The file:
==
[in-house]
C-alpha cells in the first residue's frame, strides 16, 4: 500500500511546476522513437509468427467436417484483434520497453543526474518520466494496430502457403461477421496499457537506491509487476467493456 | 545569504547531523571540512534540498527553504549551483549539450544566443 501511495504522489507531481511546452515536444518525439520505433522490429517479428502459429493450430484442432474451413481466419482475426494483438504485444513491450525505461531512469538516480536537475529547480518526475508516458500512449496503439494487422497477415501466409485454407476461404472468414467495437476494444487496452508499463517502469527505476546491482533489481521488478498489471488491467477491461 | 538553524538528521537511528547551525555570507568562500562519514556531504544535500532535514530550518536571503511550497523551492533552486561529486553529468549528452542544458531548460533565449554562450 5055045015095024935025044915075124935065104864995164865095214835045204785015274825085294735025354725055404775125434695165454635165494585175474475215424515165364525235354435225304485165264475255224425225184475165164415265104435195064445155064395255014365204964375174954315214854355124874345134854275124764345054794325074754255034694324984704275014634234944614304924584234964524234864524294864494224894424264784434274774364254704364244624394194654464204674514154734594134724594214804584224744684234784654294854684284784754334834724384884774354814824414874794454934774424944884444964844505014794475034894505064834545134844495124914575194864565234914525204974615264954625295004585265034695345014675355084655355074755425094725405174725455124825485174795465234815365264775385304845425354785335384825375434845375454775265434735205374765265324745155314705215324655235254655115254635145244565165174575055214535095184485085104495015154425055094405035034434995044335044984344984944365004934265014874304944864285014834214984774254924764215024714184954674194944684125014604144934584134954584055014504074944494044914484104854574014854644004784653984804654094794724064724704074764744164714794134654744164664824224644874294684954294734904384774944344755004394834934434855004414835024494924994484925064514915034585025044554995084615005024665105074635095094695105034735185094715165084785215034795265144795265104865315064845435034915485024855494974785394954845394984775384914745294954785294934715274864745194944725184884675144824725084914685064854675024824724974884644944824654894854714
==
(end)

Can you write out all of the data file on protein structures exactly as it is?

[in-house]
C-alpha cells in the first residue's frame, strides 16, 4: 500500500511546476522513437509468427467436417484483434520497453543526474518520466494496430502457403461477421496499457537506491509487476467493456 | 545569504547531523571540512534540498527553504549551483549539450544566443 501511495504522489507531481511546452515536444518525439520505433522490429517479428502459429493450430484442432474451413481466419482475426494483438504485444513491450525505461531512469538516480536537475529547480518526475508516458500512449496503439494487422497477415501466409485454407476461404472468414467495437476494444487496452508499463517502469527505476546491482533489481521488478498489471488491467477491461 | 538553524538528521537511528547551525555570507568562500562519514556531504544535500532535514530550518536571503511550497523551492533552486561529486553529468549528452542544458531548460533565449554562450 5055045015095024935025044915075124935065104864995164865095214835045204785015274825085294735025354725055404775125434695165454635165494585175474475215424515165364525235354435225304485165264475255224425225184475165164415265104435195064445155064395255014365204964375174954315214854355124874345134854275124764345054794325074754255034694324984704275014634234944614304924584234964524234864524294864494224894424264784434274774364254704364244624394194654464204674514154734594134724594214804584224744684234784654294854684284784754334834724384884774354814824414874794454934774424944884444964844505014794475034894505064834545134844495124914575194864565234914525204974615264954625295004585265034695345014675355084655355074755425094725405174725455124825485174795465234815365264775385304845425354785335384825375434845375454775265434735205374765265324745155314705215324655235254655115254635145244565165174575055214535095184485085104495015154425055094405035034434995044335044984344984944365004934265014874304944864285014834214984774254924764215024714184954674194944684125014604144934584134954584055014504074944494044914484104854574014854644004784653984804654094794724064724704074764744164714794134654744164664824224644874294684954294734904384774944344755004394834934434855004414835024494924994484925064514915034585025044554995084615005024665105074635095094695105034735185094715165084785215034795265144795265104865315064845435034915485024855494974785394954845394984775384914745294954785294934715274864745194944725184884675144824725084914685064854675024824724974884644944824654894854714